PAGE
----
- Paperback: 172 pages
- Publisher: O'Reilly Media; 1 edition (June 23, 2016)
- Language: English
- ISBN-10: 1491954523
- ISBN-13: 978-1491954522
- Product Dimensions: 7 x 0.4 x 9.2 inches
- Shipping Weight: 8.8 ounces (View shipping rates and policies)
- Average Customer Review: 2 customer reviews
- Amazon Best Sellers Rank: #2,223,948 in Books (See Top 100 in Books)
Enter your mobile number or email address below and we'll send you a link to download the free Kindle App. Then you can start reading Kindle books on your smartphone, tablet, or computer - no Kindle device required.
To get the free app, enter your mobile phone number.
Building Maintainable Software, C# Edition: Ten Guidelines for Future-Proof Code 1st Edition
Use the Amazon App to scan ISBNs and compare prices.
See the Best Books of 2018 So Far
Looking for something great to read? Browse our editors' picks for the best books of the year so far in fiction, nonfiction, mysteries, children's books, and much more.
Frequently bought together
Customers who viewed this item also viewed
About the Author
Joost Visser is Head of Research at the Software Improvement Group. In this role, he is responsible for the science behind the methods and tools that SIG offers to measure and master software. Joost also holds a position as professor of Large Scale Software Systems at Radboud University Nijmegen. He has obtained his PhD in Computer Science from the University of Amsterdam and has published over 100 papers on topics such as generic programming, program transformation, green computing, software quality, and software evolution. Joost considers software engineering as a sociotechnical discipline and he is convinced that software measurement is essential for development teams and product owners to thrive.
Sylvan Rigal works as a software quality consultant at SIG since 2011 and is advising clients on managing their IT since 2008. He helps clients achieve lower software maintenance costs and enhanced security by prioritizing improvements in software ix design and development processes. He holds a MSc in international business from Maastricht University, The Netherlands (2006). As an active member of SIG’s software security team, Sylvan trains consultants on analyzing software security risks. When he is not assessing technical health of software, he is training Brazilian jiu jitsu, enjoying Amsterdam’s restaurants or traveling Asia.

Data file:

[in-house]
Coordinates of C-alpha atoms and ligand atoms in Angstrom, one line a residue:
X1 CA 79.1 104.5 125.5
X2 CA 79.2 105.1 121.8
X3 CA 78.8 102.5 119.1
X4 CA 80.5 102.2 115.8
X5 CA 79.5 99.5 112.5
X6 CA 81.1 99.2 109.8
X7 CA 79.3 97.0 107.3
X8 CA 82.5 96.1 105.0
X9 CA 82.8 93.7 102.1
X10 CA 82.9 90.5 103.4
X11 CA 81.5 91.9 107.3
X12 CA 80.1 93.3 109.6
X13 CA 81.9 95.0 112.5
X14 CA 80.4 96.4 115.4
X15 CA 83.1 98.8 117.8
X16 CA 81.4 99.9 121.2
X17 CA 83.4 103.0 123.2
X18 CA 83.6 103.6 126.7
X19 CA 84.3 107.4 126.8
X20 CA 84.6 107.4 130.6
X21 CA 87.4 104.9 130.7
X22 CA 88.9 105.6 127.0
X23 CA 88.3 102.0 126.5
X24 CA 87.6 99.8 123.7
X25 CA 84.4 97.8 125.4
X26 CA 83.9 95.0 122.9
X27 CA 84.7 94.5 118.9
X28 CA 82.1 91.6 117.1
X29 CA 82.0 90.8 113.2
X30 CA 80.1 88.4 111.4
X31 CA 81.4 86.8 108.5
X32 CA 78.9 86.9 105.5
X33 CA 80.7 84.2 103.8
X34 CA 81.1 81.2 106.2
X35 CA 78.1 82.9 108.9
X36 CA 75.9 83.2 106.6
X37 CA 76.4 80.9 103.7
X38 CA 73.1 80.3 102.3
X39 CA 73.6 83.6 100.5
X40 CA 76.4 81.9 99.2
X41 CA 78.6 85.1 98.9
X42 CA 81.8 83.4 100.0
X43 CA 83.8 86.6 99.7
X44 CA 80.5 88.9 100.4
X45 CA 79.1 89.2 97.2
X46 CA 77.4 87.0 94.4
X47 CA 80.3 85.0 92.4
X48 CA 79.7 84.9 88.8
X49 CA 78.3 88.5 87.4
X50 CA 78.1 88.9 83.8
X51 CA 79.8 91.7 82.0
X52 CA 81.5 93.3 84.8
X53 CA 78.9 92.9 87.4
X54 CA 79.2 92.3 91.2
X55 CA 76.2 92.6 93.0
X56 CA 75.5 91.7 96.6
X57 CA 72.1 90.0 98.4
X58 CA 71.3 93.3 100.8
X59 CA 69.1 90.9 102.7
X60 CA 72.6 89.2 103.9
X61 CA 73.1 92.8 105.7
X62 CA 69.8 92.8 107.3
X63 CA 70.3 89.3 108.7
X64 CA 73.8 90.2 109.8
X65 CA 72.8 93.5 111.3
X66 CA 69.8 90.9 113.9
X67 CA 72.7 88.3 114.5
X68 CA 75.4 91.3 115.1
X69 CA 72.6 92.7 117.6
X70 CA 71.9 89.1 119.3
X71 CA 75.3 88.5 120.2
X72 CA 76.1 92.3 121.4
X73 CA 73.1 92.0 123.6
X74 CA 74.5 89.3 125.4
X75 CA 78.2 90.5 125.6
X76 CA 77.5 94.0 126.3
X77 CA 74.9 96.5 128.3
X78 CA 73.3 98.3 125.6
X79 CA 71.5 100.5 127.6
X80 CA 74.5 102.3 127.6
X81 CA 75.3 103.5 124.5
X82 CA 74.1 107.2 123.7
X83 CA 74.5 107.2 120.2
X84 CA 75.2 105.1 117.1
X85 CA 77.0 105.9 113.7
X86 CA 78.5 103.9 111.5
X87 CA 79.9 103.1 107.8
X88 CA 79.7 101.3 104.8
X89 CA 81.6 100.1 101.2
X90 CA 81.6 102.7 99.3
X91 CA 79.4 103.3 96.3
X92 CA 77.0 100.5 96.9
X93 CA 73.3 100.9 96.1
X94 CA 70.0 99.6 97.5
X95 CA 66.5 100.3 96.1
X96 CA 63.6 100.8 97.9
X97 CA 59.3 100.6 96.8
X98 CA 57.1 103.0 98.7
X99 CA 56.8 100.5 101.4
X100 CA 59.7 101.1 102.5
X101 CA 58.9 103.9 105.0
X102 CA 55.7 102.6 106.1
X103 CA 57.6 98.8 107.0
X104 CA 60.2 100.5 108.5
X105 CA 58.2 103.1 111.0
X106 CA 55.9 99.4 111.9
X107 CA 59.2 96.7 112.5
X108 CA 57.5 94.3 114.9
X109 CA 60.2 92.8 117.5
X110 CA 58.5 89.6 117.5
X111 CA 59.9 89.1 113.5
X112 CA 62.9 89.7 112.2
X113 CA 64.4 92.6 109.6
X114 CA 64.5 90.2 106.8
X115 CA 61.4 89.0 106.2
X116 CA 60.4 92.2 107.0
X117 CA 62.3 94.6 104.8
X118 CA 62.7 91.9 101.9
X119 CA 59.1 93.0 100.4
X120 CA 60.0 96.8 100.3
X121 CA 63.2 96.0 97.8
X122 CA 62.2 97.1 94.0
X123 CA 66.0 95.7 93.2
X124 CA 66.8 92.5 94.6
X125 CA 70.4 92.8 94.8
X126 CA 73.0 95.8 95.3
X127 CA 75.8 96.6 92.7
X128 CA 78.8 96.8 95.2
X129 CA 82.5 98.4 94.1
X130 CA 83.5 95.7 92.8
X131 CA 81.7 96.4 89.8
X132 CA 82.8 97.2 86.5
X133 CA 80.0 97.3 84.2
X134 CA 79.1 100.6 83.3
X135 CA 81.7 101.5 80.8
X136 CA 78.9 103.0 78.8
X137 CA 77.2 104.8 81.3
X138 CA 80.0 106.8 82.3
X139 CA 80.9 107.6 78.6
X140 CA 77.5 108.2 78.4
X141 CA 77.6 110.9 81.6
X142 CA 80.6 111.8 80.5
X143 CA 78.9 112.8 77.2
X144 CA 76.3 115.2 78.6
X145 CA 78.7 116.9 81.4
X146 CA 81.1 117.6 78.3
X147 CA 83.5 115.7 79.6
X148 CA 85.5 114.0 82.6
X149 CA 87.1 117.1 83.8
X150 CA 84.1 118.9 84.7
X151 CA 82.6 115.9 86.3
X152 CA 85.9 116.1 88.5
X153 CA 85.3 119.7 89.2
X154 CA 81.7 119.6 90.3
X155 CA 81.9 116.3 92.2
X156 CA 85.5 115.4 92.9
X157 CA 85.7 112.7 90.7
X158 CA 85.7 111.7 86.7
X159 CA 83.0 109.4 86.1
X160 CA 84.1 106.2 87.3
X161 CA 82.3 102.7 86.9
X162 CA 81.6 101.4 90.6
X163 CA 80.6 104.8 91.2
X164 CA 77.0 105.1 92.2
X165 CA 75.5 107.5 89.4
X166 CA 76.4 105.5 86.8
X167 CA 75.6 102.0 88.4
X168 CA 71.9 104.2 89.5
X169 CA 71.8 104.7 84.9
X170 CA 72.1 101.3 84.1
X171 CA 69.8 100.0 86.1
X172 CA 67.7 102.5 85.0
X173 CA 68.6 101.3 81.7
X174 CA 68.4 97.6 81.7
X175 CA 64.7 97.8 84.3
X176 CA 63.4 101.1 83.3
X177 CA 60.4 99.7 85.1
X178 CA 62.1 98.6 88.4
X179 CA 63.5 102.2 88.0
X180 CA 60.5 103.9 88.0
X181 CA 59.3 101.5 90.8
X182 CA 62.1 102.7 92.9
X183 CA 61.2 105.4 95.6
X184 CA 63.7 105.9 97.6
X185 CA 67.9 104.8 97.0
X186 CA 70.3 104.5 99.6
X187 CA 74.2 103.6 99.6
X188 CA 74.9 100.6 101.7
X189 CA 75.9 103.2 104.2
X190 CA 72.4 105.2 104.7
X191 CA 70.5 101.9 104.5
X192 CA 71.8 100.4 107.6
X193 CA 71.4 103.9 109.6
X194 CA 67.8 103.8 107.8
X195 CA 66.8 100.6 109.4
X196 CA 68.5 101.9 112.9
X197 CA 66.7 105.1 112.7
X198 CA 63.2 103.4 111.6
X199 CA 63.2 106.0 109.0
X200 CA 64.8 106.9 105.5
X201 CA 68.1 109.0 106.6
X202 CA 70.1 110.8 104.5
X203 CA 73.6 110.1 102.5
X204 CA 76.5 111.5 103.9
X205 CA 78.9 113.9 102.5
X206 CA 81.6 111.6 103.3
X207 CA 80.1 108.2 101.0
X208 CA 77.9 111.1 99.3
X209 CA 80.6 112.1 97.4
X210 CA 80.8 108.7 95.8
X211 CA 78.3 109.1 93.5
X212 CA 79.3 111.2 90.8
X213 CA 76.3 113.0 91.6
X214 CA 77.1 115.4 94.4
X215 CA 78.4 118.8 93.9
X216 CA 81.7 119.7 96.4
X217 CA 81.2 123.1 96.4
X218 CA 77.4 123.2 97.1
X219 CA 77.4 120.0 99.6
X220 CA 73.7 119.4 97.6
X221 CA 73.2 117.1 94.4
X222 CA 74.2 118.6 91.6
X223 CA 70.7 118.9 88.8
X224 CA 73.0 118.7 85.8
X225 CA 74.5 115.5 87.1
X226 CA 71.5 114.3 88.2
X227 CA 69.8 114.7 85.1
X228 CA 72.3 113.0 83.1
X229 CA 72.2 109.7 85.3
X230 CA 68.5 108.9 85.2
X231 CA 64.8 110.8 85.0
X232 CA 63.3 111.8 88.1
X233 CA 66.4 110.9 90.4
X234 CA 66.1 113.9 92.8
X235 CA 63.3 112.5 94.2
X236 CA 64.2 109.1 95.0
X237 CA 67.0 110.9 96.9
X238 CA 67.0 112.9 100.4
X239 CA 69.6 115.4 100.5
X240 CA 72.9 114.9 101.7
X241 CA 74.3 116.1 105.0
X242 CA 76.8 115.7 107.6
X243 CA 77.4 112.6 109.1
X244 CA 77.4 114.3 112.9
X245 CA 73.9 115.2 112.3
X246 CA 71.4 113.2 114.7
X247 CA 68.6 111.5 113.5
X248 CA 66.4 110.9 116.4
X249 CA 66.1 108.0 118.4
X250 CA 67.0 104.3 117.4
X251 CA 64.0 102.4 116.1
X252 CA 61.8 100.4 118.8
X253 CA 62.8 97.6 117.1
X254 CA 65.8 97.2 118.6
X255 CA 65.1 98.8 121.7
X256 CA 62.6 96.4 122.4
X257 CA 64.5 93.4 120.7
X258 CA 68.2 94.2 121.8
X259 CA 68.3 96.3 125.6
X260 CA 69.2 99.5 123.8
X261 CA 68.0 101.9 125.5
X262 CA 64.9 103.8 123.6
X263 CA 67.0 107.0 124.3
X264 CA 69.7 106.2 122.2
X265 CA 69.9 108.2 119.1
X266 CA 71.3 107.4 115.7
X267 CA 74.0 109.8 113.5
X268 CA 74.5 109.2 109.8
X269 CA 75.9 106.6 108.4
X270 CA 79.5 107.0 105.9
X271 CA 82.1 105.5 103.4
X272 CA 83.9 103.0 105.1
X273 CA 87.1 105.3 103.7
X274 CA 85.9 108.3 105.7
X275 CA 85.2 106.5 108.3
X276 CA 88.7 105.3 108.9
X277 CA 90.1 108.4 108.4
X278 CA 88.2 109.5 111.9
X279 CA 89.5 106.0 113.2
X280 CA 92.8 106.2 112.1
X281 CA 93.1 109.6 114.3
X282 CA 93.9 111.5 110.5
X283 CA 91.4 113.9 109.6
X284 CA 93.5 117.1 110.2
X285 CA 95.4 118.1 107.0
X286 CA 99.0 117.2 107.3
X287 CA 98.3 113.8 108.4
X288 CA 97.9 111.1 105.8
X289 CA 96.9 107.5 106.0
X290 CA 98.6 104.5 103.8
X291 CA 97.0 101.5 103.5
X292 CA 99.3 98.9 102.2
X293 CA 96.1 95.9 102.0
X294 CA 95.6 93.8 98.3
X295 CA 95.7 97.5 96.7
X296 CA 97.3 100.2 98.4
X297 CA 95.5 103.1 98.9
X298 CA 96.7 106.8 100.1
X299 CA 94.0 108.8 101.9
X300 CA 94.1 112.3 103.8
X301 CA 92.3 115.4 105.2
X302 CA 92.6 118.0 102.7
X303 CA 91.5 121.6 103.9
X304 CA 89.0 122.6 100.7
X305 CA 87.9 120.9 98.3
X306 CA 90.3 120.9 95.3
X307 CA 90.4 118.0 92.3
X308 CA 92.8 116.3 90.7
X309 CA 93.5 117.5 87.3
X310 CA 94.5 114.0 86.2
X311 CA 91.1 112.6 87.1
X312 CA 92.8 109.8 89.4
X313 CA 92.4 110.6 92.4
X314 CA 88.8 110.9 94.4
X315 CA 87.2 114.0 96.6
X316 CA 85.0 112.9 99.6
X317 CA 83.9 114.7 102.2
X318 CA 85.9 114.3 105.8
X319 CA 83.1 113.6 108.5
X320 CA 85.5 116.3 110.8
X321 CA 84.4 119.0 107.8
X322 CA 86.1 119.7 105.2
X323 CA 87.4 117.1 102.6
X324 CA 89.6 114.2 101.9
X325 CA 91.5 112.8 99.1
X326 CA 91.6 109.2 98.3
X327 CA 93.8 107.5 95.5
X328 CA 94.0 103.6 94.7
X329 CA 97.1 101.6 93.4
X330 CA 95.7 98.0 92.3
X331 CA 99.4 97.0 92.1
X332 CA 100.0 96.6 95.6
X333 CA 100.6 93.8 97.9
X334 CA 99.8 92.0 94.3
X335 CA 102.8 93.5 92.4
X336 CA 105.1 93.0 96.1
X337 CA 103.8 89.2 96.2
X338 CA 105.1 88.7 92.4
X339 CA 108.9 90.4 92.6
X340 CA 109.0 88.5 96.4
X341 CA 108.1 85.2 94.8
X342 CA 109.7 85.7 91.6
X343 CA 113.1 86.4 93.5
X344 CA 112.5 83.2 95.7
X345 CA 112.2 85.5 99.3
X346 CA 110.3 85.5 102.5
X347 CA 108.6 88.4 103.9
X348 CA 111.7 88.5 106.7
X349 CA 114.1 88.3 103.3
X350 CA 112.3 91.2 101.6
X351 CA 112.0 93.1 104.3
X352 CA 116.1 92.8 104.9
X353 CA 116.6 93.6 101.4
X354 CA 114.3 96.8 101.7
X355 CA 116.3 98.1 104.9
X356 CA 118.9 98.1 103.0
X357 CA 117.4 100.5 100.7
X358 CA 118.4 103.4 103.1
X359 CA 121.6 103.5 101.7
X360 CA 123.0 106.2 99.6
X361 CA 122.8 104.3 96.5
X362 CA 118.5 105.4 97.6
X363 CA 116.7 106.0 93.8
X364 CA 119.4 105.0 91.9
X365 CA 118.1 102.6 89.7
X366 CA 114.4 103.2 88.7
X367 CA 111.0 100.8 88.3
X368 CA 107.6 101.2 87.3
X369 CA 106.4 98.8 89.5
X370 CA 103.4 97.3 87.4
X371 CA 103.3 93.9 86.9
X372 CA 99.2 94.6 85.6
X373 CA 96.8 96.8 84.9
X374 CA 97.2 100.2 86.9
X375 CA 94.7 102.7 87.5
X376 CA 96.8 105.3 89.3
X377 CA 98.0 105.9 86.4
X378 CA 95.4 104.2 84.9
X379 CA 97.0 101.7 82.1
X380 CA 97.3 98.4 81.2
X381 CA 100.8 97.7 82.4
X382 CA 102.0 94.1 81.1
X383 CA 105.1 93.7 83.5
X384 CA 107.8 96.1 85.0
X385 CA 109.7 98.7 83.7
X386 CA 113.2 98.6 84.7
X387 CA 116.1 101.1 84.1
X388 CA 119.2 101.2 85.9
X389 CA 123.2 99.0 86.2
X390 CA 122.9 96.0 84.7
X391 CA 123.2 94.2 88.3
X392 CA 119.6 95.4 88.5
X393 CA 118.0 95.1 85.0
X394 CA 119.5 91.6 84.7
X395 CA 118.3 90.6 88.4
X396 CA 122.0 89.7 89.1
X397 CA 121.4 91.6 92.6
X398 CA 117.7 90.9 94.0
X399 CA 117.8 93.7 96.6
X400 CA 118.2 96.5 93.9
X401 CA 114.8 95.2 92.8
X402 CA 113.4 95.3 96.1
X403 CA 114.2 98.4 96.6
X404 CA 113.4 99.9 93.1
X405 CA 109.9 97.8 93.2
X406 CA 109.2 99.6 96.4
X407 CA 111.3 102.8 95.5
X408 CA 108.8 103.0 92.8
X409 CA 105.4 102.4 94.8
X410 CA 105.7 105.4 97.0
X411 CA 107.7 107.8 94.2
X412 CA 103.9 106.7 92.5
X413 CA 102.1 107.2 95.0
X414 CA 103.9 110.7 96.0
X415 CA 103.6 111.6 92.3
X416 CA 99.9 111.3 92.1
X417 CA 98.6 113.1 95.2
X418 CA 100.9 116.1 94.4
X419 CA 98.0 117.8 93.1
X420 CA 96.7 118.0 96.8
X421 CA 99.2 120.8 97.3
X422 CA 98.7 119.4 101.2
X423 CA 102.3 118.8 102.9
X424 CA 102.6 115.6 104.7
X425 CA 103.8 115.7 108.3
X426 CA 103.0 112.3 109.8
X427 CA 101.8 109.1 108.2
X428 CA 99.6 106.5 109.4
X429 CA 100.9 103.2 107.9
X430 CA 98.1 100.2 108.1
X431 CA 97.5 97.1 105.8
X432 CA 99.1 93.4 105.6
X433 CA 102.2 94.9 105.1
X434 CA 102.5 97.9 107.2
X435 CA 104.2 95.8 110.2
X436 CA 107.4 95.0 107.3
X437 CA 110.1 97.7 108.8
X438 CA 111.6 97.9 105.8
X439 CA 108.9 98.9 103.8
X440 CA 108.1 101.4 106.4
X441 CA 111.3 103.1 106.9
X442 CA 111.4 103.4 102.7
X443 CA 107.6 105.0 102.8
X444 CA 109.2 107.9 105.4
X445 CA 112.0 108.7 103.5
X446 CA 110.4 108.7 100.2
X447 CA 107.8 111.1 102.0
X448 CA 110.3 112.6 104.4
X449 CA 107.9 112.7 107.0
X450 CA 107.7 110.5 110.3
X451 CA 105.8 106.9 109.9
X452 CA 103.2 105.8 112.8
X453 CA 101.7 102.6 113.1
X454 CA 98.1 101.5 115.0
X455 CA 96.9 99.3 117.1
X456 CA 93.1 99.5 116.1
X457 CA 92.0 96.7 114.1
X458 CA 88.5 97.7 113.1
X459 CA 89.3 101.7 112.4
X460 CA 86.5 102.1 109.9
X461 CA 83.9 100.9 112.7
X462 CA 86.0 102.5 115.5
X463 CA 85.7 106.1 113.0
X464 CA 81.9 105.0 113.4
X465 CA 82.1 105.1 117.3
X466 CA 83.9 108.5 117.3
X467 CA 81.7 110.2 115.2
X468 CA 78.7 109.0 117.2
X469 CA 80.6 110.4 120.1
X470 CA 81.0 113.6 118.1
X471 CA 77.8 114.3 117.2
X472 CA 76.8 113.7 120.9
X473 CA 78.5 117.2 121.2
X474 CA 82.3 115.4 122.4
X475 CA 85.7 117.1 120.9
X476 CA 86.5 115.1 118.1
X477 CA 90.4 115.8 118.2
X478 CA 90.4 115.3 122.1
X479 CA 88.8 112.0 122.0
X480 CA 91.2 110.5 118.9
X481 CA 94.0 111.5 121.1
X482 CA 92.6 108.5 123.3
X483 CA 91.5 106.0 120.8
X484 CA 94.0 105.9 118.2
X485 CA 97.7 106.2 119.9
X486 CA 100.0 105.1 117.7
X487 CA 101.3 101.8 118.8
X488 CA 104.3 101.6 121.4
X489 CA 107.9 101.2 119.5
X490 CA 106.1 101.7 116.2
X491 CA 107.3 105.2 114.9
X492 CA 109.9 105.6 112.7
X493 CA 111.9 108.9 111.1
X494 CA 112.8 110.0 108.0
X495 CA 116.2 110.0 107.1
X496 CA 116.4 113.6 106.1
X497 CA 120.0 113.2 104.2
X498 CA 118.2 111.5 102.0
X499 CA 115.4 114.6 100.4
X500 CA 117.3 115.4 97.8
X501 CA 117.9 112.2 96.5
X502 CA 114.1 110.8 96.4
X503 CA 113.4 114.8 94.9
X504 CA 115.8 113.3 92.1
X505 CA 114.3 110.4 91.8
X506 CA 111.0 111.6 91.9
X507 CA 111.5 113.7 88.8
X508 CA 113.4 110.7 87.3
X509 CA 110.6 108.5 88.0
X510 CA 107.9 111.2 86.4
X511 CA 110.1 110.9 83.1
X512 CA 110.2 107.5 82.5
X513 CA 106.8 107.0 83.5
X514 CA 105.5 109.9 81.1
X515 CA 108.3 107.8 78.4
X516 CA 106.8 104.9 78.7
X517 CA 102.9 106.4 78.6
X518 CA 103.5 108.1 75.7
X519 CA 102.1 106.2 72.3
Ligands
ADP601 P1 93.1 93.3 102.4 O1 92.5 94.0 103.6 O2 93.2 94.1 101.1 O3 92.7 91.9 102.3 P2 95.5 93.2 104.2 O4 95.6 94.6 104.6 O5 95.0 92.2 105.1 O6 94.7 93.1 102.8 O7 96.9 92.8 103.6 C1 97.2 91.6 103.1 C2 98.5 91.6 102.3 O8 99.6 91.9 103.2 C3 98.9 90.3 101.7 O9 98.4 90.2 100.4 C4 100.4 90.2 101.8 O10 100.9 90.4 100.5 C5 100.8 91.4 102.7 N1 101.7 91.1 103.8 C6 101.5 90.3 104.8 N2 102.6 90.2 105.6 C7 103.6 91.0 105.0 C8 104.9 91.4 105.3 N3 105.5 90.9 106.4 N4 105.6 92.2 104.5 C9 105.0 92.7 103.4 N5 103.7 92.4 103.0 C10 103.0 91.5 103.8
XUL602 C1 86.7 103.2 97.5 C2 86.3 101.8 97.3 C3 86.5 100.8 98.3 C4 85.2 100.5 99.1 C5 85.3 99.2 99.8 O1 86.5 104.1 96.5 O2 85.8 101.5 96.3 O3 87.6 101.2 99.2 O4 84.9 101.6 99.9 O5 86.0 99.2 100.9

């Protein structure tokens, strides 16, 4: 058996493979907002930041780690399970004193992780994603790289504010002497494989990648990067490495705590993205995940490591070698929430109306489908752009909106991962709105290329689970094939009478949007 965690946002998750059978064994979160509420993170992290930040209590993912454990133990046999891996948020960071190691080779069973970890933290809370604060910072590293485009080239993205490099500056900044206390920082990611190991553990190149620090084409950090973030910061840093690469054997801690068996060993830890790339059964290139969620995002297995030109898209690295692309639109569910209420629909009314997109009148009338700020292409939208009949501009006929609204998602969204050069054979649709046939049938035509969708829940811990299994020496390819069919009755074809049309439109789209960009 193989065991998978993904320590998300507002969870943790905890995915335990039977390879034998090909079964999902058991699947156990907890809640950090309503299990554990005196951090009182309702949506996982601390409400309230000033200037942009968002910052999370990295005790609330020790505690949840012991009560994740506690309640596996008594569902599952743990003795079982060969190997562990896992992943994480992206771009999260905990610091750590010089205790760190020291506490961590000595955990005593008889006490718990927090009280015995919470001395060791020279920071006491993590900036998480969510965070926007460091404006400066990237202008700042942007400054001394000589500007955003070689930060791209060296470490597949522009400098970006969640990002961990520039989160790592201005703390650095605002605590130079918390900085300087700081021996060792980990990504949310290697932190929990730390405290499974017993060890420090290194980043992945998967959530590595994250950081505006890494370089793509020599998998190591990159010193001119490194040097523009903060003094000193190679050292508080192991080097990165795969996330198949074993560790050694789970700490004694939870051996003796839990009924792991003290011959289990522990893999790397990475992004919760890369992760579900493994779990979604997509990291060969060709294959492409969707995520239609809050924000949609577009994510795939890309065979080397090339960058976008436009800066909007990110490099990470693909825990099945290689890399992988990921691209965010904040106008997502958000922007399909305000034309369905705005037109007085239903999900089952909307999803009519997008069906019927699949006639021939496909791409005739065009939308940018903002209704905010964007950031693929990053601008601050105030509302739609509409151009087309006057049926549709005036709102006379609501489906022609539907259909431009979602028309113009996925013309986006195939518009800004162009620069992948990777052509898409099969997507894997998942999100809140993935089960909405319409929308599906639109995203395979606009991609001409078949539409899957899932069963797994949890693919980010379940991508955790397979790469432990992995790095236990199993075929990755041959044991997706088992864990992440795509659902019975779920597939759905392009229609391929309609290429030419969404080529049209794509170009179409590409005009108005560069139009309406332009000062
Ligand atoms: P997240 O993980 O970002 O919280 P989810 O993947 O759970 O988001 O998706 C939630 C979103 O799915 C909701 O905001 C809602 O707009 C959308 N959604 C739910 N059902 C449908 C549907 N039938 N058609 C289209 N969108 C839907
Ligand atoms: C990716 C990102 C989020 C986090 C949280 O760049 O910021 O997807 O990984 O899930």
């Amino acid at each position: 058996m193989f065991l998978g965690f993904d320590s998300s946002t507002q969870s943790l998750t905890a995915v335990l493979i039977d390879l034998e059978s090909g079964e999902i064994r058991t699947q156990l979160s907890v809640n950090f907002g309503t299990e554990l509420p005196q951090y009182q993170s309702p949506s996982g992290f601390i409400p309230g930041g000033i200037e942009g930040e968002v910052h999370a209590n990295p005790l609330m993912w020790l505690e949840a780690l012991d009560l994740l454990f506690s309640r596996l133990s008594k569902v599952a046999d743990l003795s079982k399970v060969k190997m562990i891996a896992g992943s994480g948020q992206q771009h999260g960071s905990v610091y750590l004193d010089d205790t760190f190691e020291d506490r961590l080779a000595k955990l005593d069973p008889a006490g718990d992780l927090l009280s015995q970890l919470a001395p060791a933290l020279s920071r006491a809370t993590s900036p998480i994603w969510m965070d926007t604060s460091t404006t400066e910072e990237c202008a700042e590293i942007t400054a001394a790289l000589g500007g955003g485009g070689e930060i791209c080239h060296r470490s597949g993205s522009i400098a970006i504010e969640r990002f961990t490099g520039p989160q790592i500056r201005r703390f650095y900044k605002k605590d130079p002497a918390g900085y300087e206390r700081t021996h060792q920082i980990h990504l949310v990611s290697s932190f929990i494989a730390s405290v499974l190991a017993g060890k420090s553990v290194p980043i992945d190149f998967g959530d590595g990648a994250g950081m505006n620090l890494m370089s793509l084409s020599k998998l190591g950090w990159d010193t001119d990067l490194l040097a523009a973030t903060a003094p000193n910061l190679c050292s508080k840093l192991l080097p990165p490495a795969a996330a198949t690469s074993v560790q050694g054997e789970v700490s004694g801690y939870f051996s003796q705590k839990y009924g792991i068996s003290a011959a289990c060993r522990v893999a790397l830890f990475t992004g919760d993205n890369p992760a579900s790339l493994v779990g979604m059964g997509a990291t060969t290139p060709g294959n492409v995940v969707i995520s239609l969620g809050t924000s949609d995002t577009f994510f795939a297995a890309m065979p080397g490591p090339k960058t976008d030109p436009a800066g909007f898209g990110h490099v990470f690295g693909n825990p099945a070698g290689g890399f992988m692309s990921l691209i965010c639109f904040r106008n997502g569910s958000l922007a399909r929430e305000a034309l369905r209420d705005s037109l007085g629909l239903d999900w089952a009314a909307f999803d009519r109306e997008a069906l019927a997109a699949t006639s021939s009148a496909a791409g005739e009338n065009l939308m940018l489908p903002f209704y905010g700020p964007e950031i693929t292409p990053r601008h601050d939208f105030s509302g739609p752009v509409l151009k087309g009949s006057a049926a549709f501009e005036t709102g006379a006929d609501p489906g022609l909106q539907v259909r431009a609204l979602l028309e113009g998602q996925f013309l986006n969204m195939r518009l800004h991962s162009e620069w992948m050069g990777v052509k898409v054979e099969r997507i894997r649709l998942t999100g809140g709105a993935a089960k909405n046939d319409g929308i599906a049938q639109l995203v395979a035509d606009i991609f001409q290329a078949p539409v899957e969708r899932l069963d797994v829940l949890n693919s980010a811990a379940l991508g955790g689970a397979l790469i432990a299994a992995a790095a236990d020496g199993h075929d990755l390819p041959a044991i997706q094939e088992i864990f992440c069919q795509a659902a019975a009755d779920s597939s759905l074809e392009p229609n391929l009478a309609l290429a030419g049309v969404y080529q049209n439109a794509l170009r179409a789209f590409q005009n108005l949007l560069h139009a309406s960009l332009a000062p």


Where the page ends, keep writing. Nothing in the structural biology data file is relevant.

Gijs Wijnholds joined the Software Improvement Group in 2015 as a software quality consultant in public administration. He helps clients get in control of their software projects by advising them on development processes and translating technical risks into strategic decisions. Gijs holds a BSc in AI from Utrecht University and a MSc degree in Logic from University of Amsterdam. He is an expert on Haskell and mathematical linguistics.
Pascal van Eck joined the Software Improvement Group (SIG) in 2013 as a general consultant on software quality. Prior to joining SIG, for 13 years Pascal was Assistant Professor of Information Systems at University of Twente, The Netherlands. Pascal holds a PhD in Computer Science from Vrije Universiteit Amsterdam and has published over 80 papers in areas such as enterprise architecture, IT security, and software metrics. Pascal is chairman of the program committee of the Dutch National Conference on Architecture for The Digital World.
After obtaining an MSc degree in Software Engineering from Delft University of Technology in 2005, Rob joined SIG as a software quality consultant. Working at SIG is for Rob the closest thing to being a software doctor. In his role as a consultant he combines his thorough technical knowledge on software engineering and software technologies to advice clients how to keep their systems in shape. Next to being a consultant, Rob fulfills a leading role in SIG’s internal development team. This team develops and maintains the company’s software analysis tooling. It’s Rob’s ambition to leave the IT industry a bit better than he found it.
Top customer reviews
There was a problem filtering reviews right now. Please try again later.
You could read the book at a sitting, and digest the author's very practical suggestions for writing good, clean code.
Five stars all the way.